History shows that peasants are docile to a point. But once you cross the event horizon between docility and aggression, aggression metastasizes quickly. Say what you will about the ineptness of our politicians but at the very least they are each, red or blue, very sensitive to the feelings of the people. Neither want violence (if they are smart). I do not think it would take very much pain for the politicians (red and blue) to turn on the technocrats. It would not take very much squawking at all to convince the king to serve Uncle Jerome’s head on a platter. This could be the one thing that unites all of us together. Mr. Powell is not dumb. I suspect that he is also aware of this.
Dear reader, in the long term the fundamentals are inflationary: infinity wants in the face of very finite resources. BUT! We’ve a penance to pay first. In the real estate sector we are going to see recession and deflation (we are already seeing it) as Uncle Jerome fiddles with our money and interest rates. The chickens are home and real estate prices are going to suffer in the short term. Maybe for a year. Maybe more. Maybe less. It all depends on how much pain Jerome can inflict before we all punch him in the face repeatedly like Ralphie does to the bully in The Christmas Story. That said, I am ever wary of surprises and Dirty Larry knocking on the door and asking if we want to go out for the weekend (WW3 anyone?).
In the very shorty-short term, all things are relative and there is nothing like 7.3% interest rates to make 6.64% interest rates seem nice. If we continue to see a downward trend in rates in the next couple of weeks then we might even see a few properties sell. Which would be cool, man. Really cool. But with Fed interest rate increases inbound like stray missiles onto Polish farms, I do not feel it wise to bet said farm on rates coming down too much. Those waiting for a return to 3% mortgage rates are yelling at chickens. They should all hold their breath and deny that baby the 8th billionth person award. Which would probably be something cool like an engraved hunting knife or a year’s supply of beef jerky. Or maybe a new fishing boat or pickup truck…
Also important (probably)
What? What did I miss?
The world is a very big place and my vision is narrow. Help a fella out and tell me what I missed or how I got it wrong.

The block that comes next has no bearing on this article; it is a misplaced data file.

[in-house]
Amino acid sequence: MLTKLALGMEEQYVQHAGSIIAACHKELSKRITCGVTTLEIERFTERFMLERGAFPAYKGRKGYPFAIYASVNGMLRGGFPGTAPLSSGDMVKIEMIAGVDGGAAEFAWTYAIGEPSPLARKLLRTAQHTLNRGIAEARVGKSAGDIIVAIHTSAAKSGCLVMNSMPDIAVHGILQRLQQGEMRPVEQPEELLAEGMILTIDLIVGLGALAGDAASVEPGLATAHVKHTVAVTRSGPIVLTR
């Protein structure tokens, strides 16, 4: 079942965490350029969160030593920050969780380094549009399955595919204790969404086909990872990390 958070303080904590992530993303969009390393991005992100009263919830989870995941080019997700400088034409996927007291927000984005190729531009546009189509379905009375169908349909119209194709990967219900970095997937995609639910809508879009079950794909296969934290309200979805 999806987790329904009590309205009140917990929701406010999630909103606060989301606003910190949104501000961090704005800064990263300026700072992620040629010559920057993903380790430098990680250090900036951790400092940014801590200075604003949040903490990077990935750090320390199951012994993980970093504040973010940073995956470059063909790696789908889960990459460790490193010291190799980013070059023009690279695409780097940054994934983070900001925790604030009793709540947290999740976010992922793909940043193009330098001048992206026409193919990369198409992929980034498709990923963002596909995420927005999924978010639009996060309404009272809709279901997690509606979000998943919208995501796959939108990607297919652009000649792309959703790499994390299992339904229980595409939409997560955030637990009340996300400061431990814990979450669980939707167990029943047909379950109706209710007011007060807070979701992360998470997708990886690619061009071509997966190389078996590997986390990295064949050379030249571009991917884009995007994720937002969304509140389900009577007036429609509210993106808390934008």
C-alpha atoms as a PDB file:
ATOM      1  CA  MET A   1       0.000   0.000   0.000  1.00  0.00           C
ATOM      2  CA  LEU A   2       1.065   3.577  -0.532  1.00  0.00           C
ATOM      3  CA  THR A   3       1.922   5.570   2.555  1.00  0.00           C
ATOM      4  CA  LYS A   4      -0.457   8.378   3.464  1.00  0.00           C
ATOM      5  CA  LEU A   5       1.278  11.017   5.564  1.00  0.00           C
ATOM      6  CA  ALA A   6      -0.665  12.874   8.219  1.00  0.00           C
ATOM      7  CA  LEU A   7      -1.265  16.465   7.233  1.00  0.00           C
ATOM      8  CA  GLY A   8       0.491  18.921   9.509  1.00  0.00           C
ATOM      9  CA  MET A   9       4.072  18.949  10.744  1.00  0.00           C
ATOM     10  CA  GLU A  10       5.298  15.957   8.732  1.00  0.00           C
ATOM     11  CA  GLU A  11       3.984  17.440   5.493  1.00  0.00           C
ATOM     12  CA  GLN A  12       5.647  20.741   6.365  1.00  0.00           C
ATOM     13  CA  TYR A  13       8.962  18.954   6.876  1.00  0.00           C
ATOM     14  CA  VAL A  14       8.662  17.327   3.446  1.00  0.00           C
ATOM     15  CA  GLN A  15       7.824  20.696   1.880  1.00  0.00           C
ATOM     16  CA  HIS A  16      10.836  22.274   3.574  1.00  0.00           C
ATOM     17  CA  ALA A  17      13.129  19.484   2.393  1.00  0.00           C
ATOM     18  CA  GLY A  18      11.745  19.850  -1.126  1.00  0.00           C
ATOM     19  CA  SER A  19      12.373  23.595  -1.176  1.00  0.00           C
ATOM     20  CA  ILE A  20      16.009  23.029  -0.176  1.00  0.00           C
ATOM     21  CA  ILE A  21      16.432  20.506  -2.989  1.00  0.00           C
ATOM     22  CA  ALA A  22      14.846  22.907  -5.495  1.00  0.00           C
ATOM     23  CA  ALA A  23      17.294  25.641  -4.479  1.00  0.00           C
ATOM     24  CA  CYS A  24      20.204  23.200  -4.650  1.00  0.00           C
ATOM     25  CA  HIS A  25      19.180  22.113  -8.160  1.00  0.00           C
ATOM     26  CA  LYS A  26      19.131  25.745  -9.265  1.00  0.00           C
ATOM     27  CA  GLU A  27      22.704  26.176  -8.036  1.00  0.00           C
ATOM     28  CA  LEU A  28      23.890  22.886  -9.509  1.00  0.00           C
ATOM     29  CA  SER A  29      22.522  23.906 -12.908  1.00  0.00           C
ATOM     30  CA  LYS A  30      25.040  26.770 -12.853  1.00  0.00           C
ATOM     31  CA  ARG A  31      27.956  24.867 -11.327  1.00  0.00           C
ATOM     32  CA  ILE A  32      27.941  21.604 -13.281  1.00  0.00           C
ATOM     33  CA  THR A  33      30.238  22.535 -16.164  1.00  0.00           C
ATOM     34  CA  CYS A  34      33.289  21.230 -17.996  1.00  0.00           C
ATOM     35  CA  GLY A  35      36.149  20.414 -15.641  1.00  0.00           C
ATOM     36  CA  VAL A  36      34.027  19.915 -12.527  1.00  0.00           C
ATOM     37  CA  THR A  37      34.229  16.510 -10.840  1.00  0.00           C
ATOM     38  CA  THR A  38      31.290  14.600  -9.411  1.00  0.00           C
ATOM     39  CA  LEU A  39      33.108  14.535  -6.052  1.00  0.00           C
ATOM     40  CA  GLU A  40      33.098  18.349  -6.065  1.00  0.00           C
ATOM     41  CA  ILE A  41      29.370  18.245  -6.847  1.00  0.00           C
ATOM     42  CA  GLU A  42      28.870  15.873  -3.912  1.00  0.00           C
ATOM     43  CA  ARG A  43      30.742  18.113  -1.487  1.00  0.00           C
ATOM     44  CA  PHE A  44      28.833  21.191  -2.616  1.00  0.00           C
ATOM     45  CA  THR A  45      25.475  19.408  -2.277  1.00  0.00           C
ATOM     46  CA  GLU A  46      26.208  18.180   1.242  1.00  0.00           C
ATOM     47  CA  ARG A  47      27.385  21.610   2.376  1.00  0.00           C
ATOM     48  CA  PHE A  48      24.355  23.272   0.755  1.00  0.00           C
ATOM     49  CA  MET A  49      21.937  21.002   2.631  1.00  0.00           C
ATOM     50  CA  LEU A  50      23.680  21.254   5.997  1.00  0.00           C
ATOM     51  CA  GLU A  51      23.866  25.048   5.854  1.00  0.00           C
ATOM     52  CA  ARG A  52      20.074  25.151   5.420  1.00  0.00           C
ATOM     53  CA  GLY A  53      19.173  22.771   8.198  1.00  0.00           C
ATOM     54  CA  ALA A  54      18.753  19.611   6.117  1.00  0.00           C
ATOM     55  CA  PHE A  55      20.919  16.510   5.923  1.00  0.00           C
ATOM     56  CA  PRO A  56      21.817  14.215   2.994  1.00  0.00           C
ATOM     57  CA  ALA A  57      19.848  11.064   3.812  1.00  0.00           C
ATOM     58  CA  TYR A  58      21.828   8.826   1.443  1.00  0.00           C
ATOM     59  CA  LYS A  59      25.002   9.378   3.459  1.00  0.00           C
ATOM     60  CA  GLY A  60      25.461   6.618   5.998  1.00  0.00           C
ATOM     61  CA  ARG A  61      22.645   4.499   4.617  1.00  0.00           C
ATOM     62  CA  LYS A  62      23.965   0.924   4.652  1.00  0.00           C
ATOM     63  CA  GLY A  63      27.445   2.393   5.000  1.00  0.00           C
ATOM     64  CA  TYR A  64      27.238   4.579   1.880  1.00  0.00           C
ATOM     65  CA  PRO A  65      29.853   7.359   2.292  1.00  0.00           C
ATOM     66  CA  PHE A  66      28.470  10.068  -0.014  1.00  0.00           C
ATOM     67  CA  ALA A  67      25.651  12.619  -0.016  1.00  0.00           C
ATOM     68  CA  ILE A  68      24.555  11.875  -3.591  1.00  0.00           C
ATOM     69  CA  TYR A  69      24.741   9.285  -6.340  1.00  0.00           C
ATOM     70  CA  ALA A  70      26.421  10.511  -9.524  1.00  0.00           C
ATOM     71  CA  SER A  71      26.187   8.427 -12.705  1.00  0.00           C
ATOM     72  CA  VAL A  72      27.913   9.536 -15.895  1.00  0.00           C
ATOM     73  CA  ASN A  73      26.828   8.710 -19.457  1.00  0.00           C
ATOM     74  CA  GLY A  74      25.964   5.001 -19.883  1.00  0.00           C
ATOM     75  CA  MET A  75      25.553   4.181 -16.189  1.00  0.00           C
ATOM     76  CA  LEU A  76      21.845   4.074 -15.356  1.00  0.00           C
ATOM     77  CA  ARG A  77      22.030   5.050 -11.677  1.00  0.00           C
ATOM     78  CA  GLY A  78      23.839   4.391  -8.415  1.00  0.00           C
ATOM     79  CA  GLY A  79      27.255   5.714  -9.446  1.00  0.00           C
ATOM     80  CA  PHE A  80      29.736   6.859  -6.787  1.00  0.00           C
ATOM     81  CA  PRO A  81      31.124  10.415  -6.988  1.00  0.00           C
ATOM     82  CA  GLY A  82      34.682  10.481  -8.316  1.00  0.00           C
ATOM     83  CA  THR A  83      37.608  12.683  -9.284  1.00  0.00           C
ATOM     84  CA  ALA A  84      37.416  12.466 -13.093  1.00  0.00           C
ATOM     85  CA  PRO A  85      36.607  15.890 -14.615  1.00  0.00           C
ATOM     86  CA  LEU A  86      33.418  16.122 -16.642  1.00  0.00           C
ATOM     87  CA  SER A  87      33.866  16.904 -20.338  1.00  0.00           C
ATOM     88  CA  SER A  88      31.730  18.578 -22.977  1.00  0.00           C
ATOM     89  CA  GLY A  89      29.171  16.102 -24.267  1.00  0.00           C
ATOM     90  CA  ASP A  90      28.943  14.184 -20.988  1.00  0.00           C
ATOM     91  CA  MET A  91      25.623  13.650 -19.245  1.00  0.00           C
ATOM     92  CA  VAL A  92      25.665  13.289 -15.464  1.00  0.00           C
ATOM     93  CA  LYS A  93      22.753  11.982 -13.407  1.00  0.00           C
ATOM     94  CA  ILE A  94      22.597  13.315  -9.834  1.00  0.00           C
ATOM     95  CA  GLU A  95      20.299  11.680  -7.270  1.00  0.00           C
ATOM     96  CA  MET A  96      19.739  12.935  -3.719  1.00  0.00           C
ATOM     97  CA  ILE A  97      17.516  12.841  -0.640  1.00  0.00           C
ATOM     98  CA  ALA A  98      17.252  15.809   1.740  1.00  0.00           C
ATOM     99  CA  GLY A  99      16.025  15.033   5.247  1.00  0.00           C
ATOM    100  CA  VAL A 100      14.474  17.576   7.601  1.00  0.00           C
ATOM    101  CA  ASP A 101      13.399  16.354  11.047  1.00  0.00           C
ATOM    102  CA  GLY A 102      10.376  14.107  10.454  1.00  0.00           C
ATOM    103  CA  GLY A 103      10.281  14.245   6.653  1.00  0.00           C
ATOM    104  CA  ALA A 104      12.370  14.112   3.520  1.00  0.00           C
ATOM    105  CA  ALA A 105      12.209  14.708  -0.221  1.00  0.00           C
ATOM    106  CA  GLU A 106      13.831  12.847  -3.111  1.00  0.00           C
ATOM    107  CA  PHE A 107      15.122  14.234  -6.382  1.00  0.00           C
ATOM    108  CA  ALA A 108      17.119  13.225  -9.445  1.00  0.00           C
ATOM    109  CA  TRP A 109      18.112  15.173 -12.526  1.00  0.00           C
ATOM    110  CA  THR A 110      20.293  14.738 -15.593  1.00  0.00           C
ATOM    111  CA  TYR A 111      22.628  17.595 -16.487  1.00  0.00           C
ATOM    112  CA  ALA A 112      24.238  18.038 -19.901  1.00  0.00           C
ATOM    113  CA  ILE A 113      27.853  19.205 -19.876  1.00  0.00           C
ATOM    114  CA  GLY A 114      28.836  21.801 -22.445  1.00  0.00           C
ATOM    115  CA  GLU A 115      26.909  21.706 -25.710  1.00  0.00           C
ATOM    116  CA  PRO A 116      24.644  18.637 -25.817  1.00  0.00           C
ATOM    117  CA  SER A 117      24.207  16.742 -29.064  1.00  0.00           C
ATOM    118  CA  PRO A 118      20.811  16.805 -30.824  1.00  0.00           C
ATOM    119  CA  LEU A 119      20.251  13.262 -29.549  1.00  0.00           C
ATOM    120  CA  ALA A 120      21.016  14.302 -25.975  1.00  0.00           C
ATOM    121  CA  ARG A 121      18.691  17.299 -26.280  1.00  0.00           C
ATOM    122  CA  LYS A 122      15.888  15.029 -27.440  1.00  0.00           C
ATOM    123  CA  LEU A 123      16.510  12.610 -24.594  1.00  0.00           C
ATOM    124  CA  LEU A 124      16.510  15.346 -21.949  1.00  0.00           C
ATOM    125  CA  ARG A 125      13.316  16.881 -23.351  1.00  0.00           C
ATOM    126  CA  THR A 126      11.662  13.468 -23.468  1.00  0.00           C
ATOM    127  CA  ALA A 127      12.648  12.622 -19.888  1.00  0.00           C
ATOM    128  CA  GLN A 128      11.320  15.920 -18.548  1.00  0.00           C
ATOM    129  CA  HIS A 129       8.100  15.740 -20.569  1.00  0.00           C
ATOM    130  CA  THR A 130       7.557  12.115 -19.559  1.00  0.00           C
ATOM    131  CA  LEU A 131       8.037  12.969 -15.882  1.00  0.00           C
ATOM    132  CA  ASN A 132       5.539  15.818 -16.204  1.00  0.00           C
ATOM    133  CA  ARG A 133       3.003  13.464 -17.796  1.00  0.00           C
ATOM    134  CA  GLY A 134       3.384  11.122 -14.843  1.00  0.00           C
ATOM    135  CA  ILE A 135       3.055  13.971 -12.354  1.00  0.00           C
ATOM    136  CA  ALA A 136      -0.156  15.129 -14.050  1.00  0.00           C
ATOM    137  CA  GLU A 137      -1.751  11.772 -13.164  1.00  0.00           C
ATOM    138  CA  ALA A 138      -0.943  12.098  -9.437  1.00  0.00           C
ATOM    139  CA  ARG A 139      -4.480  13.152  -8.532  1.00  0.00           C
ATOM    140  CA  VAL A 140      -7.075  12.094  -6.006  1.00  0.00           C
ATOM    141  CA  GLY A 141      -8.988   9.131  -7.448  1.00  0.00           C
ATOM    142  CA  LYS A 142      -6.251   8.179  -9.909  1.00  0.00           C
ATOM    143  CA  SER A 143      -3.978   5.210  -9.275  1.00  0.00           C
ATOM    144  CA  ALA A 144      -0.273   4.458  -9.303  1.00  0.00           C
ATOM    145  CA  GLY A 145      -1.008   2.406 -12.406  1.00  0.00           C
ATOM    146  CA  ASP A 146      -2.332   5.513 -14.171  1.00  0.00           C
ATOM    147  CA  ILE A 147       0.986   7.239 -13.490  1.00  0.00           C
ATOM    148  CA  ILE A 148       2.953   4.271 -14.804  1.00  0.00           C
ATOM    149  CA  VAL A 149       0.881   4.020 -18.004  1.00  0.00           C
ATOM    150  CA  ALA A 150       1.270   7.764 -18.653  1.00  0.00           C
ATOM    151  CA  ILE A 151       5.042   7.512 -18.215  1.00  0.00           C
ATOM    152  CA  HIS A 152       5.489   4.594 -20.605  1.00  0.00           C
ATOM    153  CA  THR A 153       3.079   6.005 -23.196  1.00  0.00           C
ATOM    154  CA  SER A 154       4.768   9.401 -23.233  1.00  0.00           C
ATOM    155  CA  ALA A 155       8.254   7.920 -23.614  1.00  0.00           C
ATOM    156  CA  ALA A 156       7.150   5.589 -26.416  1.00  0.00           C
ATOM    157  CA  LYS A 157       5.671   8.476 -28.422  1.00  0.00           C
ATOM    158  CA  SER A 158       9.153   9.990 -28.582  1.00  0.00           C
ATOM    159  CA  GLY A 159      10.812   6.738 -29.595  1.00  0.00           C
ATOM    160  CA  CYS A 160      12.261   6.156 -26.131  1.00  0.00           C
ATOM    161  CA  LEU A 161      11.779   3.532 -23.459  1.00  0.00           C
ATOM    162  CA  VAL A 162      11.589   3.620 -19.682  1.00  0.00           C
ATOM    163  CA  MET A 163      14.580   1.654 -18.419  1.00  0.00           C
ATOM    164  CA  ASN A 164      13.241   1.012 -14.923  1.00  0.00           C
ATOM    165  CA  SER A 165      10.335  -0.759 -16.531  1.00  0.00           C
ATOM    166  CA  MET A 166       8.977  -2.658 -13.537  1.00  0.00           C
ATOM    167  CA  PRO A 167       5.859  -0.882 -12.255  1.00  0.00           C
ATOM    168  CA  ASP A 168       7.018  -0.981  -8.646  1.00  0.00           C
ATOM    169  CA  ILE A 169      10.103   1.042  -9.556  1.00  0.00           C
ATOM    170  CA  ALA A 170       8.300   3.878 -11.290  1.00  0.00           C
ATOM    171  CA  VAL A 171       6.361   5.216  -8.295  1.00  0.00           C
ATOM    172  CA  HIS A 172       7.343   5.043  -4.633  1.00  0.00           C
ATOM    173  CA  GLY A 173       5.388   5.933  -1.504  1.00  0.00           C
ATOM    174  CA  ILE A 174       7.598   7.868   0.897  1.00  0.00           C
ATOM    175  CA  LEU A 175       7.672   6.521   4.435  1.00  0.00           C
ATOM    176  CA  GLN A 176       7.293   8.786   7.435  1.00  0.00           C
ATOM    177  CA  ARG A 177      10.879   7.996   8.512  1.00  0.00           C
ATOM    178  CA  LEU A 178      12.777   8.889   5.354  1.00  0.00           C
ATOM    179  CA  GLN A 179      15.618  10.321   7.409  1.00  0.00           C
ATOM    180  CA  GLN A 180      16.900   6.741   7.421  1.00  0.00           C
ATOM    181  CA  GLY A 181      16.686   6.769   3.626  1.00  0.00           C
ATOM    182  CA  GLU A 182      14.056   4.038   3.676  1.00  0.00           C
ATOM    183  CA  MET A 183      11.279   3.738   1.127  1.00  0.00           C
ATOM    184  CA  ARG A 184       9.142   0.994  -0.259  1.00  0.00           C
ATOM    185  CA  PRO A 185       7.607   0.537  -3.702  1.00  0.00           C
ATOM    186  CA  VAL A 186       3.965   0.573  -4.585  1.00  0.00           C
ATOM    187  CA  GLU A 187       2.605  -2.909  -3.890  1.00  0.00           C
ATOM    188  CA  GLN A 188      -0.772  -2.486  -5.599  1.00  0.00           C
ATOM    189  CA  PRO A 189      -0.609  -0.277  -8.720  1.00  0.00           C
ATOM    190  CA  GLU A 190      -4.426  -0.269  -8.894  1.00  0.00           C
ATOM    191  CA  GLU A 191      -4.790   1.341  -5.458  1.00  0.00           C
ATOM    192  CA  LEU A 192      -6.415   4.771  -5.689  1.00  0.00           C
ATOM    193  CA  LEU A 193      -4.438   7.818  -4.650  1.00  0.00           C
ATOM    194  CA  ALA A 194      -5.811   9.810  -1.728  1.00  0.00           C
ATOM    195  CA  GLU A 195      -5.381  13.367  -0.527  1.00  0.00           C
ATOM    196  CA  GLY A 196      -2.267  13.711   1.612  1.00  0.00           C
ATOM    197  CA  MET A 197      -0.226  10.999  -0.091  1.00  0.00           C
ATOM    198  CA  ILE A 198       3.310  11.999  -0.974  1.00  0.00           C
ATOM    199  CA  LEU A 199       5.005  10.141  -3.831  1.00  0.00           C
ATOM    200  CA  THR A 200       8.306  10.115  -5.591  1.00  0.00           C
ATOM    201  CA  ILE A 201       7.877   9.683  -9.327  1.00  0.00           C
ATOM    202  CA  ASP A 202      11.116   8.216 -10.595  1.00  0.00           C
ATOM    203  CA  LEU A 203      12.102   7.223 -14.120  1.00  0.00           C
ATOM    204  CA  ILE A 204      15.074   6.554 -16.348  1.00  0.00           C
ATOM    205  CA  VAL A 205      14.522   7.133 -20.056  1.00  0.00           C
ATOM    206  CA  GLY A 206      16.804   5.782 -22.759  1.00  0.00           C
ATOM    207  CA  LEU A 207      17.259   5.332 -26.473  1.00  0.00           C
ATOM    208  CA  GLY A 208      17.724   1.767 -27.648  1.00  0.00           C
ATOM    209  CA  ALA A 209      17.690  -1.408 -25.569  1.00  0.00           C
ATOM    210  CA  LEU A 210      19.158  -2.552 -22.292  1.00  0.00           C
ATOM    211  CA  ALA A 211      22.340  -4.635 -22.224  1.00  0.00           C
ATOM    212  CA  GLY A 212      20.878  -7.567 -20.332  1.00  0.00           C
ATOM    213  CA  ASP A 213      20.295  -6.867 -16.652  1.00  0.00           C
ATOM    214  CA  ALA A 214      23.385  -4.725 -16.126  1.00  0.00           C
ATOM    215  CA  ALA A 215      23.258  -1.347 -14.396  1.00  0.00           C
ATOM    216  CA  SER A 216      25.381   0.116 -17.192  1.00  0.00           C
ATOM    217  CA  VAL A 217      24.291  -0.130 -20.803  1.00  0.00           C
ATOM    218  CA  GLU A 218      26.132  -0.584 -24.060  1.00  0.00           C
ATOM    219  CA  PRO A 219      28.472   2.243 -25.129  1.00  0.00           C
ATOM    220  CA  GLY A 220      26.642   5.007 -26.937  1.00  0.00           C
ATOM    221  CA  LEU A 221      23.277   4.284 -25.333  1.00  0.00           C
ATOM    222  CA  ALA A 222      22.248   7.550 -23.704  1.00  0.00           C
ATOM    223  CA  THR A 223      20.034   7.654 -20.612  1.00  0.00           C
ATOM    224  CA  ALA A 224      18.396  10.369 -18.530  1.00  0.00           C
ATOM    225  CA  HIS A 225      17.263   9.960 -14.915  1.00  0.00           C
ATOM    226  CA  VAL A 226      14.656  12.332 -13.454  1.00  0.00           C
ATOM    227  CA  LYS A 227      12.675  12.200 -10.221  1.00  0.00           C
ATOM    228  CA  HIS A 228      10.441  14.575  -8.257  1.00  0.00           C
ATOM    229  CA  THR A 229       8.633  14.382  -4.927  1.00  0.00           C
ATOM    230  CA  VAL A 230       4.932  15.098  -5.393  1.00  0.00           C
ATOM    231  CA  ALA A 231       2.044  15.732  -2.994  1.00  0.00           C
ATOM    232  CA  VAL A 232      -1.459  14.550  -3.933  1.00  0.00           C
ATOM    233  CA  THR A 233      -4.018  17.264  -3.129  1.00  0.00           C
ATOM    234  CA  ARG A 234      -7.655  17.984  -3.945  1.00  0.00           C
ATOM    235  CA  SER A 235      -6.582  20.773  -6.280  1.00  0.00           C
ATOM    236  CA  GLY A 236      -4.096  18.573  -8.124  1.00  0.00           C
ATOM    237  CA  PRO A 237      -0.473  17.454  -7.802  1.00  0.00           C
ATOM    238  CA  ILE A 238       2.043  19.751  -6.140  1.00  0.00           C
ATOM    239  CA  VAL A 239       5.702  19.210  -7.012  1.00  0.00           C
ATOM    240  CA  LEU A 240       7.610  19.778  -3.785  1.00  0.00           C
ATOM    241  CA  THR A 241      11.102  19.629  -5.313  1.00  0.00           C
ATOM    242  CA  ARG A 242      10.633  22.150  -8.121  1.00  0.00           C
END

Texas Land This Week
The following information comes from LandWatch.com. (Please read the data disclaimer footnoted below).
As of November 14, 2022 there were…
14,167 acreage properties listed as Available
Very slight increase over last week
0.55% increase over last month
964 acreage properties Under Contract
1 property up for auction
Five counties with the most listings:
Grayson County - Texoma Region (272 listings)
Edwards County - Edwards Plateau West Region (263 listings)
Henderson County - Piney Woods North Region (237 listings)
Hunt County - Dallas Prairie Region (232 listings)
Gillespie County - Highland Lakes Region (227 listings)
For the last 7 days there were…
437 properties listed or changed
10 properties marked as under contract
0 properties identified as Sold
Five counties with the most listing activity in the last 7 days:
Henderson County - Piney Woods North Region (16 listings)
Grayson County - Texoma Region (11 listings)
Edwards County - Edwards Plateau West Region (11 listings)
Hudspeth County - Trans Pecos Region (10 listings)
Wise County - Fort Worth Prairie Region (8 listings)
Where I get my information:
An analyst’s analysis is only as good as the information they possess. As the old programming saying goes: garbage in-garbage out. The following is a list of my sources…
I follow a bunch of smart people on Twitter. A sample is represented above. I hope that you will also follow me on Twitter:
MarketWatch App (market quotes and data)
North Texas Real Estate Information System and Heartland Realtors
The information is based on properties that are greater than 10 acres and which I refer to as ‘acreage properties’. This information is single source. Which means that this is NOT an exhaustive list of all properties available and sold everywhere in the Great State of Texas. Texas is a non-disclosure state and is therefore a Dark Market. This means that there are a great deal of data that are hidden, dispersed, not allowed to be shared publicly, or just plain unavailable. The following information is for reference and entertainment purposes only.